The question of whether and to what extent can governmental agencies control the way that products and services are developed, produced, and sold presents an important discussion topic today. The anticipated and actual benefits of free-market economies can be justly regarded as the topic that is capable of polarizing society and even involves ideological issues and disagreement apart from problems that only have to deal with economic development.
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This paper argues that the benefits of having a free-market system include poverty alleviation, promotion of safe and sustainable production to win consumers’ approval, and opportunities to reduce price instability.
Greater opportunities to promote economic growth and reduce poverty present one of the critical benefits associated with the introduction of free-market systems. The proponents of free market philosophies tend to associate the global spread of the free-enterprise system with decreases in the percentage of the global population living in extreme poverty. For instance, according to Littlewood, there is a cause-and-effect relationship between the popularization of free enterprises and a continuing decline in the percentage of global population (from 40% to 10%) living in extreme poverty.
The economic problems that the United States continues to face today do not disprove multiple benefits of free-market systems since the country does not have a free-market economic system yet (Gordon). Despite multiple attempts to reduce government control and enable citizens to decide what to consume and produce, there still are predatory partnership relations between governmental agencies and large-scale businesses (Gordon). Therefore, the liberalization of markets is associated with people’s improved access to resources, but the present situation does not allow all benefits of free-market economies to show themselves.
Reliance on free markets, as some experts believe, can have a positive impact on the planet’s environment apart from causing increases in the average levels of prosperity. An important feature of free-market economies that deserves attention is that they allow those owning businesses to implement innovative ideas to meet customers’ expectations and differentiate themselves from competitors (Dorfman).
As the ideas of the environmentally friendly economy continue to win support among common consumers, agricultural businesses that profit from their property become more interested in achieving ecologically sustainable production (Eckert). Despite this opportunity to use free markets to initiate improvement, many individuals still overestimate the link between minimal involvement and climate change (Smith and Mayer 19).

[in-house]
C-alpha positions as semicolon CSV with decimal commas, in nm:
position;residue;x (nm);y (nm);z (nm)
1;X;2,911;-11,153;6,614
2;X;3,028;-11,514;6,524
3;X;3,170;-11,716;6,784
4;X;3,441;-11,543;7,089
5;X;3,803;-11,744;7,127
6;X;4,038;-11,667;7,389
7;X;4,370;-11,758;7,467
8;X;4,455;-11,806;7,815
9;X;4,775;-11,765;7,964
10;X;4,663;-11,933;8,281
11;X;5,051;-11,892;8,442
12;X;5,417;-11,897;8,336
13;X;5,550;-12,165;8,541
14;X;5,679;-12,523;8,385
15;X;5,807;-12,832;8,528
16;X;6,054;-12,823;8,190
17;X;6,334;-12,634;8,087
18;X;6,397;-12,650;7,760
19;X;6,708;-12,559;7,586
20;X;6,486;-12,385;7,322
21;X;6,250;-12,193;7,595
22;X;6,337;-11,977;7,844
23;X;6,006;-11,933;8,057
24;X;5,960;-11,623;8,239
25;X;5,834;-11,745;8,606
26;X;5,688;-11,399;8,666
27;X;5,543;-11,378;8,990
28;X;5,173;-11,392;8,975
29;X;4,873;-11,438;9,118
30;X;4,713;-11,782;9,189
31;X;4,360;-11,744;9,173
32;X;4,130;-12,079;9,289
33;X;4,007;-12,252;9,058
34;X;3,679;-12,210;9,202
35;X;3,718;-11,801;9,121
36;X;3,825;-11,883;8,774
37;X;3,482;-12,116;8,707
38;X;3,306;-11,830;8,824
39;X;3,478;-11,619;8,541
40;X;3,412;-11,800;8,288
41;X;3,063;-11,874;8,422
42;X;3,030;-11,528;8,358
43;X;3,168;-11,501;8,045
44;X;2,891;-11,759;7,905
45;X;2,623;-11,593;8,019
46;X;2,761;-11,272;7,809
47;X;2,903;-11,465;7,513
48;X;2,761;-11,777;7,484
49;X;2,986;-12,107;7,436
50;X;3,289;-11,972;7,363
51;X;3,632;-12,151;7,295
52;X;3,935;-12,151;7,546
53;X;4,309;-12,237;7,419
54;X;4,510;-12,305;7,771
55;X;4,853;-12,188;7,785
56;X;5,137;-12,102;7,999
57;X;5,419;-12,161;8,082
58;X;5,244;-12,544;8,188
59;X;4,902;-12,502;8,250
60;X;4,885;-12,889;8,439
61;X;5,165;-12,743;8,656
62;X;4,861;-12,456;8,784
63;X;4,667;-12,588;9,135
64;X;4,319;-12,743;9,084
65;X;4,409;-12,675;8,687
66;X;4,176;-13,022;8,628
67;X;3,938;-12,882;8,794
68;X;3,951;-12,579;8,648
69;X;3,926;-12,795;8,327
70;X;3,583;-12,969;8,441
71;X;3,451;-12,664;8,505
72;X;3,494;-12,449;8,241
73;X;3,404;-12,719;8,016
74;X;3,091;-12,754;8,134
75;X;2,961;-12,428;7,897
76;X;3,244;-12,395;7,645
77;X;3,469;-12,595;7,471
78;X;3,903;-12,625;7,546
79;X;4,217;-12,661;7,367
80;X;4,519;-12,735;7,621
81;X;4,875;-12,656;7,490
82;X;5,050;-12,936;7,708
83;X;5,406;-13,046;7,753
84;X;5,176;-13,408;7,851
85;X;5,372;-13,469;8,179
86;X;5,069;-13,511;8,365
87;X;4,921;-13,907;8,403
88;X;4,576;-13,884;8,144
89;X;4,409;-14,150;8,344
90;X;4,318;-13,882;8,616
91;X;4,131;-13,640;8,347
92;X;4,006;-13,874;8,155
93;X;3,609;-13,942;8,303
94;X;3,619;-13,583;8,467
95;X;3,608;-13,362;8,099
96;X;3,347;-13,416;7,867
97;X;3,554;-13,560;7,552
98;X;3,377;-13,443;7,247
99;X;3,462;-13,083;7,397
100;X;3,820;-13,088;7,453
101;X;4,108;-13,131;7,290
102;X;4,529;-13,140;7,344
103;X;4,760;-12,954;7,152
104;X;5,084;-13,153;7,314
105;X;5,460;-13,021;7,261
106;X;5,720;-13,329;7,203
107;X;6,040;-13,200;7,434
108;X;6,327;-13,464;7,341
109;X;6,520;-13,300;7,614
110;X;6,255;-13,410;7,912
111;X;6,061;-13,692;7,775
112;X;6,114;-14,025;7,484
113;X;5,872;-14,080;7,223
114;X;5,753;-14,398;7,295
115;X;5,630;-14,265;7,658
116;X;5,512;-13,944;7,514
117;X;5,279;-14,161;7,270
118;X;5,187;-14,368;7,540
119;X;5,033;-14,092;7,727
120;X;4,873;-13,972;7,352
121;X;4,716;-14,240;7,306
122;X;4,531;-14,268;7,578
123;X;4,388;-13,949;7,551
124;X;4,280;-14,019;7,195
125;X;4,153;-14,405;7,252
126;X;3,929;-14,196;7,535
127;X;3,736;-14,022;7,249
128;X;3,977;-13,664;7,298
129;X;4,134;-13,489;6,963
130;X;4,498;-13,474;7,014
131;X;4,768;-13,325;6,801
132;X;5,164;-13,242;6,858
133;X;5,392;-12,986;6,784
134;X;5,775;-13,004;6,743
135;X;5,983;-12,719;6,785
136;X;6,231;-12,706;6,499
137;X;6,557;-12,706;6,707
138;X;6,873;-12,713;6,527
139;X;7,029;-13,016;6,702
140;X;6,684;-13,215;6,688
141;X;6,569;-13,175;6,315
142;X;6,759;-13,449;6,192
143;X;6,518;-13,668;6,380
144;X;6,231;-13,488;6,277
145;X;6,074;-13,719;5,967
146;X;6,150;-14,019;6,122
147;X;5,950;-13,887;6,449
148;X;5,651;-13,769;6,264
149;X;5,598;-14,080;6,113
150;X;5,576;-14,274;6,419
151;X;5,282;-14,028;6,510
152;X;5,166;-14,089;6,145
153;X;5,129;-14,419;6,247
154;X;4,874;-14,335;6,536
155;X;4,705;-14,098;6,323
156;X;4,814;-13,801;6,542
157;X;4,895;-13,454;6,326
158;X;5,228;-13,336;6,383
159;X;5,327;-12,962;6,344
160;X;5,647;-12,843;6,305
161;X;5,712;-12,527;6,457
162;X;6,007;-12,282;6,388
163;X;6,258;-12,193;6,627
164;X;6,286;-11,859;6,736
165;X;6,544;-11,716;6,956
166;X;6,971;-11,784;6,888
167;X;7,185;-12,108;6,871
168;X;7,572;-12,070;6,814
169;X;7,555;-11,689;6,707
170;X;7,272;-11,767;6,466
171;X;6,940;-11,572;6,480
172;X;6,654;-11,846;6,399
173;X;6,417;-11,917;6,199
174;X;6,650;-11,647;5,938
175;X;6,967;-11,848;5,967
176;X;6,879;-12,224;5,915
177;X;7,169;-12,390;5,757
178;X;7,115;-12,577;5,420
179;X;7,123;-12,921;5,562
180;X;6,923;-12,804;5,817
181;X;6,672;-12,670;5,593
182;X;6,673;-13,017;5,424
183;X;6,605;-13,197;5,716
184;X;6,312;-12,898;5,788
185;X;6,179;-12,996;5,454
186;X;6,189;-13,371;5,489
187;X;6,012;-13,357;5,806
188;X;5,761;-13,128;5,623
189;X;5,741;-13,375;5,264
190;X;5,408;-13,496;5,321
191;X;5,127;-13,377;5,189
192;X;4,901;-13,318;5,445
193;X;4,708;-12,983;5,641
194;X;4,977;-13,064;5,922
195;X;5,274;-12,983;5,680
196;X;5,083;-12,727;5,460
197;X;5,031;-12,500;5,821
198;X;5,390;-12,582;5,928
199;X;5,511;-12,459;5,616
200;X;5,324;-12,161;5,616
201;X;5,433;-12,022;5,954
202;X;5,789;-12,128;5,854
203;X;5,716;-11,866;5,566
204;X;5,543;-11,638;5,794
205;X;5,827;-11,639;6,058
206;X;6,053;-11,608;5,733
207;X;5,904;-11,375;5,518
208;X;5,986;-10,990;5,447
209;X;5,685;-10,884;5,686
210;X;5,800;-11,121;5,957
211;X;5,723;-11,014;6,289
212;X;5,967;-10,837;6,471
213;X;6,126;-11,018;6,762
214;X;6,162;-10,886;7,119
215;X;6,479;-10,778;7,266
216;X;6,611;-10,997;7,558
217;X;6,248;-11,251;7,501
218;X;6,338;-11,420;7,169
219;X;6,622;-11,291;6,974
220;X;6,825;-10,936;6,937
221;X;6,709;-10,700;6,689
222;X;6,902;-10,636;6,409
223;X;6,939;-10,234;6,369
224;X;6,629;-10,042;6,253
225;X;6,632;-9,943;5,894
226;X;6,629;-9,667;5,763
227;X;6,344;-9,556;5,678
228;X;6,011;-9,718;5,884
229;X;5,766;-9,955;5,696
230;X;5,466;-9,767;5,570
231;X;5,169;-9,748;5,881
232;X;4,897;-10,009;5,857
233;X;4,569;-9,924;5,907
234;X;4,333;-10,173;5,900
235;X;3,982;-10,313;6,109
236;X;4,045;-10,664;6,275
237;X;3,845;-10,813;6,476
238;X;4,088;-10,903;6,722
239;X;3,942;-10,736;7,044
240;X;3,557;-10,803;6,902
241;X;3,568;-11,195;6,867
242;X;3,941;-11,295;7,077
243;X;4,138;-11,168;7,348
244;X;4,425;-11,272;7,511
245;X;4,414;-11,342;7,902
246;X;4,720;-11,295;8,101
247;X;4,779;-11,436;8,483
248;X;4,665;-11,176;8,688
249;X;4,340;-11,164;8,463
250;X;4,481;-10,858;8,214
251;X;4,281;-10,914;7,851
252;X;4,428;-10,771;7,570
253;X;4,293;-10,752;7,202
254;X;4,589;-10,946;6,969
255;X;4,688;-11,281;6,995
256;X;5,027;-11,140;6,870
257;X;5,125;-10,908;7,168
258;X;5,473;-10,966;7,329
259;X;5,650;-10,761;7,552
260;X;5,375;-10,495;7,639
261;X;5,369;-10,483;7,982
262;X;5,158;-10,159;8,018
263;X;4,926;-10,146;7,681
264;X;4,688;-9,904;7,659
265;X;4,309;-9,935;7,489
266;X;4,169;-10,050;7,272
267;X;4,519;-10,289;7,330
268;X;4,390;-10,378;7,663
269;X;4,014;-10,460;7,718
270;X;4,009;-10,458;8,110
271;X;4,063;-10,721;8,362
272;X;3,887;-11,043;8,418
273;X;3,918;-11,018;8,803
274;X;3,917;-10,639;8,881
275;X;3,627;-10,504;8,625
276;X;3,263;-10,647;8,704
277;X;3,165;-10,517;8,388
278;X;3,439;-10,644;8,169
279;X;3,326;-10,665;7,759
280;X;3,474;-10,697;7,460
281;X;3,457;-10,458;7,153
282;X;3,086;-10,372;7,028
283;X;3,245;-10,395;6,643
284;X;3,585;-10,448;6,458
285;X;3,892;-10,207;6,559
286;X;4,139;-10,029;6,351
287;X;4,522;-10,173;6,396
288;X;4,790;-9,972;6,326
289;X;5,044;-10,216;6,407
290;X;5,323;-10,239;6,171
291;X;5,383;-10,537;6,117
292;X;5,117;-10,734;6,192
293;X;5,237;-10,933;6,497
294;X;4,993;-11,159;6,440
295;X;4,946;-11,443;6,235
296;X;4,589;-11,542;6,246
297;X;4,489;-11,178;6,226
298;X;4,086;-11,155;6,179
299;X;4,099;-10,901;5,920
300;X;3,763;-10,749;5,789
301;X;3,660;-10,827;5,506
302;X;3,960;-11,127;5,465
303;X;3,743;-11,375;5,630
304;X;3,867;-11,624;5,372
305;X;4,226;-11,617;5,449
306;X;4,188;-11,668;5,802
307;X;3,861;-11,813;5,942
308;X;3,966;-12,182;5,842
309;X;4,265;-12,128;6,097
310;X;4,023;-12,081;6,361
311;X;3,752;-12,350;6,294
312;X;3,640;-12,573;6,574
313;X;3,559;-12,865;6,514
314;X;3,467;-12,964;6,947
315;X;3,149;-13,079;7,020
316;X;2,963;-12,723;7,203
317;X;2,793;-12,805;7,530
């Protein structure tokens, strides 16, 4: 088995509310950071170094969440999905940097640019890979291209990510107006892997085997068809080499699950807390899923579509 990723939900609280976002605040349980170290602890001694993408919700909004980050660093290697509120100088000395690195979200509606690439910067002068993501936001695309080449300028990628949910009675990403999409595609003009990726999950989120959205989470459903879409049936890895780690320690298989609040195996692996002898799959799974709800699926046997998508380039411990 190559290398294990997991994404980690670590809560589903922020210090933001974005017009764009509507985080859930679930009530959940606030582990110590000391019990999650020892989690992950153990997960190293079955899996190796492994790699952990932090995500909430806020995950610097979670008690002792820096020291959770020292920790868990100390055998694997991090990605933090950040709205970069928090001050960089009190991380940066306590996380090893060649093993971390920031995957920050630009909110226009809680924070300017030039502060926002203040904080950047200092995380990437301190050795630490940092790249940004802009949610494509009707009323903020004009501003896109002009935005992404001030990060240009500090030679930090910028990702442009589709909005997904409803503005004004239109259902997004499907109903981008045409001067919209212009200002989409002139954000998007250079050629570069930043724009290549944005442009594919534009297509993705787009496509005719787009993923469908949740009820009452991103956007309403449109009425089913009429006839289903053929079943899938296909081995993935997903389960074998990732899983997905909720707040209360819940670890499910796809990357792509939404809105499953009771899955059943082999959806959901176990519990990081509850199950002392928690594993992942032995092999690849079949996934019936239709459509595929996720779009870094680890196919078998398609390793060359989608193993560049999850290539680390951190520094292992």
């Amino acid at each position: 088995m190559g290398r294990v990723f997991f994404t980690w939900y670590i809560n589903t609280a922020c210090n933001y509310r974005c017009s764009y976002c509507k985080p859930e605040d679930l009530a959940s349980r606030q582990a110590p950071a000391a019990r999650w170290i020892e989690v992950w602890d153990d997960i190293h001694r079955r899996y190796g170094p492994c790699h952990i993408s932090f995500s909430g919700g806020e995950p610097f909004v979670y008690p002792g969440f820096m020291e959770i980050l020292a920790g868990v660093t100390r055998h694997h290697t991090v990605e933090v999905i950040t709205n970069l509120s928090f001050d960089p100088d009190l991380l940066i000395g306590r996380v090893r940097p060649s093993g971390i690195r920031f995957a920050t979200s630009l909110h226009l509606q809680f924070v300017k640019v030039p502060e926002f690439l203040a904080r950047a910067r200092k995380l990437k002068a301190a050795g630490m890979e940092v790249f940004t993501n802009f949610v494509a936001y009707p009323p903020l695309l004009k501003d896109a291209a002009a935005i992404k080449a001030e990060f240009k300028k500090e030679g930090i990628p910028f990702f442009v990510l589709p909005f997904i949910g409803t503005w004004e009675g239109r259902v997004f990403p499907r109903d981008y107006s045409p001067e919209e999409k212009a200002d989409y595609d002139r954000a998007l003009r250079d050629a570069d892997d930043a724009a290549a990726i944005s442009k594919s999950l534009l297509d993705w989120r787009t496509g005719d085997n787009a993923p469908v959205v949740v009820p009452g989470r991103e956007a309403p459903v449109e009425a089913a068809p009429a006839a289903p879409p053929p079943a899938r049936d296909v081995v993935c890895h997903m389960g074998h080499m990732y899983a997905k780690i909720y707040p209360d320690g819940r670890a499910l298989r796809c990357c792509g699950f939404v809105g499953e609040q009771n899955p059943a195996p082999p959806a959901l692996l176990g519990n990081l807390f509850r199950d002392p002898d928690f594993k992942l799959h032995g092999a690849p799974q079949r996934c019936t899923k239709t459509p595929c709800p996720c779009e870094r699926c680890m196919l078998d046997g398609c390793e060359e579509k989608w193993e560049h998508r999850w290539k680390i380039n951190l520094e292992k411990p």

The degree to which free markets are beneficial is interconnected with customers’ and voters’ preferences. Many people continue to support government intervention in the market, which prevents the free-market paradigm from demonstrating its actual benefits (Newland 569). Therefore, it is not fair to say that minimal government involvement in markets promotes the freedom to harm the environment and profit from overusing natural resources.
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Finally, apart from the promotion of economic growth and motivation to engage in sustainable production to make customers satisfied, free-market systems can be beneficial since they actually contribute to price stability. For instance, there is evidence that high and poorly-controlled inflation primarily affects the industries that are controlled by the government most of all (Dorfman).
In addition to their effects on business owners that become free to determine the way to attract clients, free-market economies improve the situation for consumers by increasing competition in the market. To differentiate themselves from competitors and survive, businesses are naturally motivated to keep prices low or at least moderate without cutting corners on the safety and quality of their products and services (Dorfman). With that in mind, free markets give more power to consumers and enable them to get affordable services and goods.
Dorfman, Jeffrey. “Ten Free Market Economic Reasons to Be Thankful.” Forbes. 2016. Web.
Eckert, Thomas J. “Actually, the Free Market Benefits the Environment.” Being Libertarian. 2017. Web.
Gordon, David. “The American Economy is Not a Free-Market Economy.” Mises Institute. 2013. Web.
Littlewood, Mark. “People Need to Be Reminded It Was Free Market Capitalism that Made Us Rich.” The Times. 2019. Web.
Newland, Carlos. “Is Support for Capitalism Declining around the World? A Free-Market Mentality Index, 1990–2012.” The Independent Review, vol. 22, no. 4, 2018, pp. 569-583.
Smith, E. Keith, and Adam Mayer. “Anomalous Anglophones? Contours of Free Market Ideology, Political Polarization, and Climate Change Attitudes in English-Speaking Countries, Western European and Post-Communist States.” Climatic Change, vol. 152, no.1, 2019, pp. 17-34.